(CNN) -- A 30,000-ton luxury cruise ship outran pirates off the coast of Yemen this weekend, the ship's owner said Monday.
File image of the Nautica in Sydney Harbor
The Nautica was in an area patrolled by international anti-piracy task forces when two small skiffs appeared to try to intercept it, Oceania spokesman Tim Rubacky said.
The ship took evasive maneuvers and accelerated to its full speed of 23 knots or 27 mph. One of the smaller craft closed to within 300 yards and fired eight rifle shots at the cruise ship, he said, but the ship was able to pull away.
It was the first report of a pirate attack on a passenger ship of its size this year, said Cyrus Mody of the International Maritime Bureau, which runs a piracy reporting center.
"There have been a couple of passenger yachts hijacked, but they were much smaller," he said. It is "quite common" for pirates to target ships the size of the Nautica and even larger, he said, but they tend to be cargo ships, not passenger vessels. Map of pirate activity in the area »
The Nautica escaped without damage or injury to its 684 passengers and 400 crew, and arrived safely on schedule in Salalah, Oman early on Monday morning, Rubacky said.
He emphasized that the ship was not off the coast of Somalia, which has become a base for pirates, but off the coast of Yemen.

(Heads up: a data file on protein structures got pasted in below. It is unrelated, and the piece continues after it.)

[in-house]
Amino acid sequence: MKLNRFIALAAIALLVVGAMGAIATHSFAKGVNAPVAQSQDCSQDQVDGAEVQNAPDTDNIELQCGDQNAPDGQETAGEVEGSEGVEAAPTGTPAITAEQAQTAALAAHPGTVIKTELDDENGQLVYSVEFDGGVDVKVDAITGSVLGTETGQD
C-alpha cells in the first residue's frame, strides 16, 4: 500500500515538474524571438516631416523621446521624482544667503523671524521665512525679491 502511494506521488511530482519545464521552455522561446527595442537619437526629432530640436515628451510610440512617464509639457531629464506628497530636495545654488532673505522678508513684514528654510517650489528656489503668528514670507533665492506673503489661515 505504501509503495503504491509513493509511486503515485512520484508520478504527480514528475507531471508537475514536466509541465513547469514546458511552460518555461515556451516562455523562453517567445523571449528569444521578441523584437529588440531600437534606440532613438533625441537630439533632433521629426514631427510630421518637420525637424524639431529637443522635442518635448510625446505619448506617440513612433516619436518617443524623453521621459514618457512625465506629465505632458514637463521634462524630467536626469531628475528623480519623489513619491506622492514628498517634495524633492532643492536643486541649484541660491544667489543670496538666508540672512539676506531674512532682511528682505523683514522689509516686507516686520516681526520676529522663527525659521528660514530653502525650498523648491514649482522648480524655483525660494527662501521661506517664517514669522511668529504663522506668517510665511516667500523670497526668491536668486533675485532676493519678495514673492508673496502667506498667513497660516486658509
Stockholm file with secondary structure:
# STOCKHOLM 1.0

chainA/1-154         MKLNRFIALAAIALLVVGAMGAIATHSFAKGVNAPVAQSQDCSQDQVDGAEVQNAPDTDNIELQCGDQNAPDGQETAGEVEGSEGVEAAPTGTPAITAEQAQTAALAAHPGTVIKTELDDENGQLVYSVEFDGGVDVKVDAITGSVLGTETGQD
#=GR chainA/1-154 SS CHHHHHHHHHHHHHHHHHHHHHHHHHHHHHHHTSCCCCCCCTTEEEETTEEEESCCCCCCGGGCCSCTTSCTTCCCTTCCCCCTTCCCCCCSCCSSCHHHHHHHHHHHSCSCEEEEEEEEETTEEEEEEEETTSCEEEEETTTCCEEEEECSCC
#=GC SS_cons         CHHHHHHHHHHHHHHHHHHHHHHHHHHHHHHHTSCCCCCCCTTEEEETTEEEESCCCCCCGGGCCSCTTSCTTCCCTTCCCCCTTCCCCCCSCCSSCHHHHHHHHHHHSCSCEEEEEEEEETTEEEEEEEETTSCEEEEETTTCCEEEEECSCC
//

The International Maritime Bureau has issued piracy warnings for both areas. The Nautica was in a Maritime Safety Protection Area which is patrolled by international anti-piracy task forces, Rubacky underlined.
But the International Maritime Bureau's Mody warned that there was only so much navies could do even in that zone. "The zone has been created to enable navies to patrol and concentrate on a much smaller area than the entire Gulf," he said.
"But, saying that, it is still a large area. Vessels do not automatically get guaranteed safe passage even if they use it."
The Nautica left Rome November 18 on a 32-day cruise to Singapore. It was the first time one of the company's cruise ships had encountered possible pirates, Rubacky added.
He said the company did not plan to change routes to avoid the area, which has seen increasingly audacious piracy in recent months. "We're not considering re-routing as the Gulf of Aden is the most viable gateway from the Med to Asia," he said.
On Sunday, an official from the Kenya Seafarers Association said pirates have reached a deal with the owners of a Ukrainian ship loaded with arms that was seized more than two months ago.
"A deal has been reached to free the MV Faina. Talks on how to deliver the ransom money are ongoing," Andrew Mwangura of the association told CNN.
It is not clear how long those talks will take, but the ship could be freed as soon as an agreement has been reached.
The ship, which is laden with Soviet-era tanks, tank artillery shells, grenade launchers and small arms, was seized on September 25.
It was heading for Kenya, whose government had bought the weapons from Ukraine, Ukrainian Defense Minister Yuri Yekhanurov said, according to the Interfax-Ukraine news agency.
The pirates originally asked for a $35 million ransom, but lowered their demand to $20 million, he said.
The Faina is owned and operated by Kaalbye Shipping Ukraine, and its crew includes citizens of Ukraine, Russia and Latvia, the Navy said.